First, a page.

In all its stages ‘Zeppelin’ (ii) received the most elaborate implementation yet employed. ‘Special means’ (controlled leaks) were widely employed: some 577 messages passed to the Germans by double agents, and other major contributions were made British operatives in neutral Portugal and Turkey. There were also the well-proved administrative measures such as the issue of maps and local guides, purchase of currency and calls for interpreters. Other contributions were made by reconnaissance flights and raids by air and sea forces on the target areas which the Germans were being led to believe were real objectives. Dummy gliders were deployed on Sicilian airfields, and a combination of real and dummy gliders at Lecce in the heel of Italy. Another major element was the placement of fake equipment and use of radio deception in Cyrenaica to lend credence to the idea of an Allied invasion of Crete and Greece. From a time early in February, Colonel Victor Jones, one of Clarke’s team, began to give indications of the fictitious British 8th Armoured Division at Tobruk and British 4th Airborne Division in the same vicinity. This display, whose activity grew and declined with successive notional postponements of the invasion, continued until the threat to Crete was called off at the end of the third stage of ‘Zeppelin’ (ii) at a time early in May. Dummy equipment was used extensively in Syria after a time in the middle of April, when negotiations to induce Turkey to join the Allies ended without success and the genuine forces which had been held in readiness to enter Turkey began moving to Italy.

The second stage, which began on 10 March, was designed to persuade the Germans that there had been a postponement in the Allied plans. The Germans were carefully primed about this and later postponements by means of ‘Dungloe’. In this first instance a London-based double agent informed his German handler during the middle of March that arrangements had been made for a number of ‘special’ (non-existent) Yugoslav leaders to be warned of an Allied invasion by a BBC broadcast of a special phrase, which would indicate that the invasion was to be launched in 30 days, and that if the date had to be postponed, the phrase would be repeated on the following two days. The next appearance of the phrase would indicate that the new launch date was in 30 days. The Cretan, Greek and Albanian would now not be made until 21 April, and the undertaking of the US 7th Army and Polish II Corps was postponed to 21 May, when it was to be made simultaneously with Soviet landings at Varna in Bulgaria. The British advance through Turkey was postponed to June, when two armoured divisions would invade Thrace and move toward Thessaloníki.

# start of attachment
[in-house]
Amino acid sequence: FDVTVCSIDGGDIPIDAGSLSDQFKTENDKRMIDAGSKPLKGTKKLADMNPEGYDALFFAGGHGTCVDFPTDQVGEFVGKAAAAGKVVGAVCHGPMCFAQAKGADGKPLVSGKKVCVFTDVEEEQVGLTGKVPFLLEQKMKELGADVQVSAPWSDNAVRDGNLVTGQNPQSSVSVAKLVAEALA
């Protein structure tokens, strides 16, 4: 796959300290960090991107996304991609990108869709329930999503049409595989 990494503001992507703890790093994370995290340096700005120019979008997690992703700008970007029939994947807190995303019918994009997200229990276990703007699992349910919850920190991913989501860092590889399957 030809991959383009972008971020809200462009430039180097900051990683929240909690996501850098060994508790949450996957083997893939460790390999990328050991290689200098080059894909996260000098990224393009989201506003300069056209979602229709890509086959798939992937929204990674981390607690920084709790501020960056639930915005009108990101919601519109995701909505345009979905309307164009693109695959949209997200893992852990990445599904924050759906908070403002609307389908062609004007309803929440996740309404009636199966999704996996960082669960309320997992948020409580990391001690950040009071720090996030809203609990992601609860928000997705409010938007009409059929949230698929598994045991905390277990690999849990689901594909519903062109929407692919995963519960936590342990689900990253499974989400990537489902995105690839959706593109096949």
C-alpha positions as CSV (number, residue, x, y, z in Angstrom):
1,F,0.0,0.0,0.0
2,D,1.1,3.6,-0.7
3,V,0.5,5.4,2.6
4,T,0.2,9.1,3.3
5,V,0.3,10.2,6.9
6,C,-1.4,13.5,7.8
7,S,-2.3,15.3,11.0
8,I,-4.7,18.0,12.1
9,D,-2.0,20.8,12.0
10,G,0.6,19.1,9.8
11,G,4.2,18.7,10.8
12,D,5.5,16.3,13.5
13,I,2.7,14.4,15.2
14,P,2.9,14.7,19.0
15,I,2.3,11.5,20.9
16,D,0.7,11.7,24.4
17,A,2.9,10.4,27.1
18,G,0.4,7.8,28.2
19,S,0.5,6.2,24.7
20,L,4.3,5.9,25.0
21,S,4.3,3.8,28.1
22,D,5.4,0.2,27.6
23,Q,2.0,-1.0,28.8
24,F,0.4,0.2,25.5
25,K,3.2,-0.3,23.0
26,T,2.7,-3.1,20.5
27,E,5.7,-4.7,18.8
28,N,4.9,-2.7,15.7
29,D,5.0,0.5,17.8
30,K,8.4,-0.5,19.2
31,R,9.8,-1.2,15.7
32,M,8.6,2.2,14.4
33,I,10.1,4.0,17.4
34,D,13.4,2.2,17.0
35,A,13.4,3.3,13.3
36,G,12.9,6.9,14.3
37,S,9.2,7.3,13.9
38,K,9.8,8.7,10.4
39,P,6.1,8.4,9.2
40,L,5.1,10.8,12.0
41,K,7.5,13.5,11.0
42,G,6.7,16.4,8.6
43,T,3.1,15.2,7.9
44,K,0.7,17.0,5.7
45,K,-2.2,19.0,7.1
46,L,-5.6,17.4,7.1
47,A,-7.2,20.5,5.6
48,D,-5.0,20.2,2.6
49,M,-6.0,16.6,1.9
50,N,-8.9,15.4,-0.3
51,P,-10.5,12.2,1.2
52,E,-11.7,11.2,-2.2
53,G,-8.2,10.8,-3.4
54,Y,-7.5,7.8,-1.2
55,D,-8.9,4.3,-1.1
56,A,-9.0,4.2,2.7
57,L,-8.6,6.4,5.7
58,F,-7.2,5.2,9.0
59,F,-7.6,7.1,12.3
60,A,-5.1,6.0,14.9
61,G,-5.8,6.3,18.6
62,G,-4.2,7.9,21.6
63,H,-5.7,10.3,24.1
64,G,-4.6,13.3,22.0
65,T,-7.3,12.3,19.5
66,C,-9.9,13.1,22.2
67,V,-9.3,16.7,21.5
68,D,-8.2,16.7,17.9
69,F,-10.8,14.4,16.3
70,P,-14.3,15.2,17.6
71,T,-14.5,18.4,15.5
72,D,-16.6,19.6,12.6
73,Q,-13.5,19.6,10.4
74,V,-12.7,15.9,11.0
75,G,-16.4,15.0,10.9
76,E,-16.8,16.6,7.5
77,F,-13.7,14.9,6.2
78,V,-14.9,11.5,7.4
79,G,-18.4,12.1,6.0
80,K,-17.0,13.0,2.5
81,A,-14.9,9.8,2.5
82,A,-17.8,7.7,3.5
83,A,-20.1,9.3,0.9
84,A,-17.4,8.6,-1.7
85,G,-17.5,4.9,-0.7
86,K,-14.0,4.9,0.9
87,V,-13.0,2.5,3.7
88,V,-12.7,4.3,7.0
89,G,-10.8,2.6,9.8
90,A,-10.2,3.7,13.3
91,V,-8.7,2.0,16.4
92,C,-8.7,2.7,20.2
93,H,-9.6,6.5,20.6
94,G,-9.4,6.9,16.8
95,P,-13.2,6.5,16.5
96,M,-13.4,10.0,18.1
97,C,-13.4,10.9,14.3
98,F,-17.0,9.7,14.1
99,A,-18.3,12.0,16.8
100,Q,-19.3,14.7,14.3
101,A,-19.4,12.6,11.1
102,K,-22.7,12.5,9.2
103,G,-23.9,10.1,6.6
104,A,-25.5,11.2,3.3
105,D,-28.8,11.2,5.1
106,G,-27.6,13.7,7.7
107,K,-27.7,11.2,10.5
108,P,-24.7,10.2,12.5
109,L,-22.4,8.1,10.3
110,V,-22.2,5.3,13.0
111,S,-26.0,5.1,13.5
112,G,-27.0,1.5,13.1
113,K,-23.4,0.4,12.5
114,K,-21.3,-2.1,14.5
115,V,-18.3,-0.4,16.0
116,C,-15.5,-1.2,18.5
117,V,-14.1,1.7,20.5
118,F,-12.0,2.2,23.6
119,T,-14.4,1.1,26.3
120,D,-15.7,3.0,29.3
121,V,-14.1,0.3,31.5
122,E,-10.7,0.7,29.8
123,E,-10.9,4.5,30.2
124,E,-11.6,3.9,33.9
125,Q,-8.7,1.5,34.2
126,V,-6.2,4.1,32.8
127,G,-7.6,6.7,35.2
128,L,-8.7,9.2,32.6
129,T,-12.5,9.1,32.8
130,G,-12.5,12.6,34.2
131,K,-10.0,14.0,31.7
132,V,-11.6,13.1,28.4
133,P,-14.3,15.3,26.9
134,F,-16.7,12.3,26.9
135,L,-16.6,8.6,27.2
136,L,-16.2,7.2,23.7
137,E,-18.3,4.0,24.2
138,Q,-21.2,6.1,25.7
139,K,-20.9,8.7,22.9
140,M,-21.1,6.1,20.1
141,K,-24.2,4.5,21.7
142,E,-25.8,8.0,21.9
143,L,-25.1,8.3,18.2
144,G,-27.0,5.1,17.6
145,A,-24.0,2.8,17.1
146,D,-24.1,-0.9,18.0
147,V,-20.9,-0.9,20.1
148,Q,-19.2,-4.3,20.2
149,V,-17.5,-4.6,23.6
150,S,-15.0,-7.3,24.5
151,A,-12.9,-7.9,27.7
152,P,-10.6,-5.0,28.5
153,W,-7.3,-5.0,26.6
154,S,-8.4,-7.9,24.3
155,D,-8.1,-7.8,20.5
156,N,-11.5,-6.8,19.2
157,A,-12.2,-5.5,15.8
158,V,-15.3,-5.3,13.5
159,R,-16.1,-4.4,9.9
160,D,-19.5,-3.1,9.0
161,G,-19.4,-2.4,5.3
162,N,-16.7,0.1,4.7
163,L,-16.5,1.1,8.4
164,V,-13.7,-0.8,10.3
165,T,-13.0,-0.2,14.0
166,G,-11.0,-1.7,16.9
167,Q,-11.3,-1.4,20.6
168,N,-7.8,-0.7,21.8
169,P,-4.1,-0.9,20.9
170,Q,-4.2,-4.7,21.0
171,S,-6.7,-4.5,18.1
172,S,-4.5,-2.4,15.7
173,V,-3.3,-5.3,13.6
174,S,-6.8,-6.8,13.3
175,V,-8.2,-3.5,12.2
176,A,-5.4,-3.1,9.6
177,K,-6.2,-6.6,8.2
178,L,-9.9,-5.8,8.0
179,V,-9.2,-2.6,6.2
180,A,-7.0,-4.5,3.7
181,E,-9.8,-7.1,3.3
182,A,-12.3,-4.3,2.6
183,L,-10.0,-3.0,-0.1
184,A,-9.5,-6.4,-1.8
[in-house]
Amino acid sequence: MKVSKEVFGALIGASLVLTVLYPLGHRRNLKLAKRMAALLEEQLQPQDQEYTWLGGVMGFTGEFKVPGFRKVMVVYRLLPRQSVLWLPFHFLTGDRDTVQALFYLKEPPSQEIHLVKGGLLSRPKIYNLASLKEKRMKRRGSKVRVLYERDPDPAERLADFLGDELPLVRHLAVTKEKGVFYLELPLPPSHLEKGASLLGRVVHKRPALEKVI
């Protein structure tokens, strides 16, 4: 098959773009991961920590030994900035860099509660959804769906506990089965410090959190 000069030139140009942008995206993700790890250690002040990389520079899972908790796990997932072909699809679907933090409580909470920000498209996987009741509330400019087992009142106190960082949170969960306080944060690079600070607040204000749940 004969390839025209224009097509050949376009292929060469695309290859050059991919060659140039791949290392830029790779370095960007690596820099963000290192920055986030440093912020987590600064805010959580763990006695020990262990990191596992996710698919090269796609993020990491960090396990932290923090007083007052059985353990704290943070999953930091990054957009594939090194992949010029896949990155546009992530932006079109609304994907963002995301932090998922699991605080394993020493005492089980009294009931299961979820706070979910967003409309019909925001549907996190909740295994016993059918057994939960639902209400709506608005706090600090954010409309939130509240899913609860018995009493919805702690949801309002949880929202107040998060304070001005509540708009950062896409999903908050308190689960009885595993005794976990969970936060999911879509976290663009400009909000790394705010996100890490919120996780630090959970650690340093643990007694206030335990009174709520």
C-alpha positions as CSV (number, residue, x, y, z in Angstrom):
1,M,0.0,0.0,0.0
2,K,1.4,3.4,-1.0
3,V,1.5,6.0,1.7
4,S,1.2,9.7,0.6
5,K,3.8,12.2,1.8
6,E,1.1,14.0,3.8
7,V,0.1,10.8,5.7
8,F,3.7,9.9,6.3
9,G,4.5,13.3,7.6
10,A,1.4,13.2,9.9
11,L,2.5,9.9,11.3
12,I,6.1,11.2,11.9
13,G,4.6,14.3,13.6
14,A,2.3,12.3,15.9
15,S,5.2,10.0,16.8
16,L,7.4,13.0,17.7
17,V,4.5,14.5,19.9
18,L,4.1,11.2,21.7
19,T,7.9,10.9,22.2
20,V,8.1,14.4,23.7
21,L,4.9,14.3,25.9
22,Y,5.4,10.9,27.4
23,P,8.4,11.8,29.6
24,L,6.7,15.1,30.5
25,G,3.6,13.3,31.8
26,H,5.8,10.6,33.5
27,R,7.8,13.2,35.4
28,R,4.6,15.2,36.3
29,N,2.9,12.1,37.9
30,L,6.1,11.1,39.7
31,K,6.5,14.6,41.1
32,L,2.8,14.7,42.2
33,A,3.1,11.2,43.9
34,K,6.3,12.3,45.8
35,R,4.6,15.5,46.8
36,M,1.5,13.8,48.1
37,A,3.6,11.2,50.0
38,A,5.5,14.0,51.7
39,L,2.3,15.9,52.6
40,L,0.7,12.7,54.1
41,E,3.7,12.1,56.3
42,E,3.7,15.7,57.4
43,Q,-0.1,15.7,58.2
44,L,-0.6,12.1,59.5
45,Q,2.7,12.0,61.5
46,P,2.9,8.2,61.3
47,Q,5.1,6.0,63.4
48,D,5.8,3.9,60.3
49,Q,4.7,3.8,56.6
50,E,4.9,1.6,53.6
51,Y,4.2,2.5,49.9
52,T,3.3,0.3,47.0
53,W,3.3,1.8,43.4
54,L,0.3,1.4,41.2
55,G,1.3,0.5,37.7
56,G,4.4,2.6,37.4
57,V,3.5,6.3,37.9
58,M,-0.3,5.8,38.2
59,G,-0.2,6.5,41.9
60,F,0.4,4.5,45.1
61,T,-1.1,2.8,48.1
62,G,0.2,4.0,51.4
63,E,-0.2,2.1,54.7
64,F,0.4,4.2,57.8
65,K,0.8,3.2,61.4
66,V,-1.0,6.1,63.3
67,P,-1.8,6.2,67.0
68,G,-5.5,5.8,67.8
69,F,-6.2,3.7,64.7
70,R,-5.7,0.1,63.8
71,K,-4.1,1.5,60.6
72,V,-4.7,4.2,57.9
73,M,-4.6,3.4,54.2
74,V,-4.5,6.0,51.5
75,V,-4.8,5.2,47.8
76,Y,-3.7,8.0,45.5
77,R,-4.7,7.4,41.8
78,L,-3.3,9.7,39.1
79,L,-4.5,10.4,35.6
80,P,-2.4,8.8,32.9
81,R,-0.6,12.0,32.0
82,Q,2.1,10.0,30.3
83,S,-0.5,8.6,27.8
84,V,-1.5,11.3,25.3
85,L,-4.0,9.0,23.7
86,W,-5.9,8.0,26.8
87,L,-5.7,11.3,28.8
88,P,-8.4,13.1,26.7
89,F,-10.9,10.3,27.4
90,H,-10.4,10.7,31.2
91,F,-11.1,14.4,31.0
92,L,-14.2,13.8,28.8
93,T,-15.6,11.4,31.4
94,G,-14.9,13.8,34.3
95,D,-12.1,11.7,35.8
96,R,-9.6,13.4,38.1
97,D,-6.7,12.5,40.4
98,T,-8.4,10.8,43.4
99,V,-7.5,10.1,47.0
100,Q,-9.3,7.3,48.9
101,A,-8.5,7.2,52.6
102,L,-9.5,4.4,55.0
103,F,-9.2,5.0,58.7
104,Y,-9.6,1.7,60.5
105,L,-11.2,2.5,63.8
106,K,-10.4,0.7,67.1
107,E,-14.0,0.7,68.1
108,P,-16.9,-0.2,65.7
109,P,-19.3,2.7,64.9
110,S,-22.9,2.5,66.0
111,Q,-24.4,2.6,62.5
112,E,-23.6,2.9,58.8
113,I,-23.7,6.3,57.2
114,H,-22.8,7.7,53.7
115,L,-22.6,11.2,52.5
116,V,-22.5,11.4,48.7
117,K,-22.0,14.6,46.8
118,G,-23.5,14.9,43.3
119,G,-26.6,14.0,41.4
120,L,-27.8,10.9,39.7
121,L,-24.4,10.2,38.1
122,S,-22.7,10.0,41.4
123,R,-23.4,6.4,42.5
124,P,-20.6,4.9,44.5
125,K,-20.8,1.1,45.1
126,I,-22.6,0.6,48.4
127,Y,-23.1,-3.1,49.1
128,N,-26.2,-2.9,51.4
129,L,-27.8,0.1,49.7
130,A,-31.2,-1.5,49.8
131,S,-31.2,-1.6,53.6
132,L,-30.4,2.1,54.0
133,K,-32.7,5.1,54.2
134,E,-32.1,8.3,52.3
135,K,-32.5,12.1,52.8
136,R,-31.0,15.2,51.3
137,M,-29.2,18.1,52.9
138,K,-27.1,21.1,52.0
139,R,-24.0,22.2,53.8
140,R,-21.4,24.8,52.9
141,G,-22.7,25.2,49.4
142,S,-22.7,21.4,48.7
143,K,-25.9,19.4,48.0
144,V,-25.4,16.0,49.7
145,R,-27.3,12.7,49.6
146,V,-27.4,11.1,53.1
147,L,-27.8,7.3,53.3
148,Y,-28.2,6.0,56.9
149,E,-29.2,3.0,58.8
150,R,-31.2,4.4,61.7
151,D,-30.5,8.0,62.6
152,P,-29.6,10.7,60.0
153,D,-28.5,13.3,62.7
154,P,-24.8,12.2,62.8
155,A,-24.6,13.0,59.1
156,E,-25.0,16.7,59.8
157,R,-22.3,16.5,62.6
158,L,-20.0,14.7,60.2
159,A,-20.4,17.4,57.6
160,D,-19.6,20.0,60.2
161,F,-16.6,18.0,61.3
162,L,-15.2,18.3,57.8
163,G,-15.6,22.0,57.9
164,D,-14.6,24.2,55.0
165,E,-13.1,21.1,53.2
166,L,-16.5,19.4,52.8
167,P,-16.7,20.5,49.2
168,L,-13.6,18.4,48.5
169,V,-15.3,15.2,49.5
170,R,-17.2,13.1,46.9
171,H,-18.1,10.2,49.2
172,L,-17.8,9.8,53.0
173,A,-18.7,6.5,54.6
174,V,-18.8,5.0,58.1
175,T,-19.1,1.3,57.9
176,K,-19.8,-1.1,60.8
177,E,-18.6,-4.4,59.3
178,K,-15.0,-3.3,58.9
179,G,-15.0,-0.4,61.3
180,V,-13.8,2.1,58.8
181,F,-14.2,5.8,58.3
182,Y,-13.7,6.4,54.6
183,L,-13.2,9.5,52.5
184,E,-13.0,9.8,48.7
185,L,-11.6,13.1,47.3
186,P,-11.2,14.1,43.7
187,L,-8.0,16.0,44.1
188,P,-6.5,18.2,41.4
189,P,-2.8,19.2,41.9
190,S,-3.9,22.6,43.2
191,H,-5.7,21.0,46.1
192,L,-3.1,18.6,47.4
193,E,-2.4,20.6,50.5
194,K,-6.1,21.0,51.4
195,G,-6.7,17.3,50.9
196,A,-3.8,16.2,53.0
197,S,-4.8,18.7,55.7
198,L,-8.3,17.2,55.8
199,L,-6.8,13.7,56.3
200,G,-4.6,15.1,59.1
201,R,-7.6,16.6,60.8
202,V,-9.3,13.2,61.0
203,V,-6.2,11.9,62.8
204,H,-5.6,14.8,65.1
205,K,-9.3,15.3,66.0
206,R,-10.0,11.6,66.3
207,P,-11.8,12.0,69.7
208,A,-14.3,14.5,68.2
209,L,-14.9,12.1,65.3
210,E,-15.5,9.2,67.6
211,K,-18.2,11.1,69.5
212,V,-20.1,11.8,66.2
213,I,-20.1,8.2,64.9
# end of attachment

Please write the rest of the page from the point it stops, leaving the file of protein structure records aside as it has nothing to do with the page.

At this time it seemed that ‘Zeppelin’ (ii) might be brought to an earlier conclusion: this was the first major large-scale deception which ‘A’ Force had undertaken for another theatre, and Clarke found that he was not receiving the co-operation which was necessary. Clarke appealed directly to Wilson, however, and the local supreme commander contacted General Sir Bernard Paget, the British commander-in-chief, Middle East, to order an improvement in co-operation.

The third stage of ‘Zeppelin’ (ii) started on 14 April, and ordained a postponement of all operations to 21 May on the supposed grounds that the Soviets had asked for all Balkan undertakings to be timed to coincide with their own advance into Bulgaria.

The operation’s fourth stage was launched on 9 May with a major change in the ‘story’ to suggest that the planned operations against Crete and Greece had been abandoned (the ‘story’ to explain this change was that there had been a politically inspired mutiny among the Greek troops in Egypt, an event known to the Germans). The Polish II Corps was still to land at Durazzo and the British 12th Army at Pola, though these events were now to take place on 19 June, and Thrace was still be invaded from Turkey in July or August. The change of the ‘story’ also added a pair of new notional operations, one a minor undertaking against Rhodes, and the other a major undertaking in the form of the ‘Vendetta’ invasion of southern France by the US 7th Army, supplemented by a French corps, on 19 June but then postponed to 24 June.

Once it had been decided that ‘Anvil’ would be launched during August, it was decided that the task of ‘A’ Force in the western Mediterranean would be to hold German reserves in the south of France for 25 to 30 days from a point five days before the start of ‘Overlord’.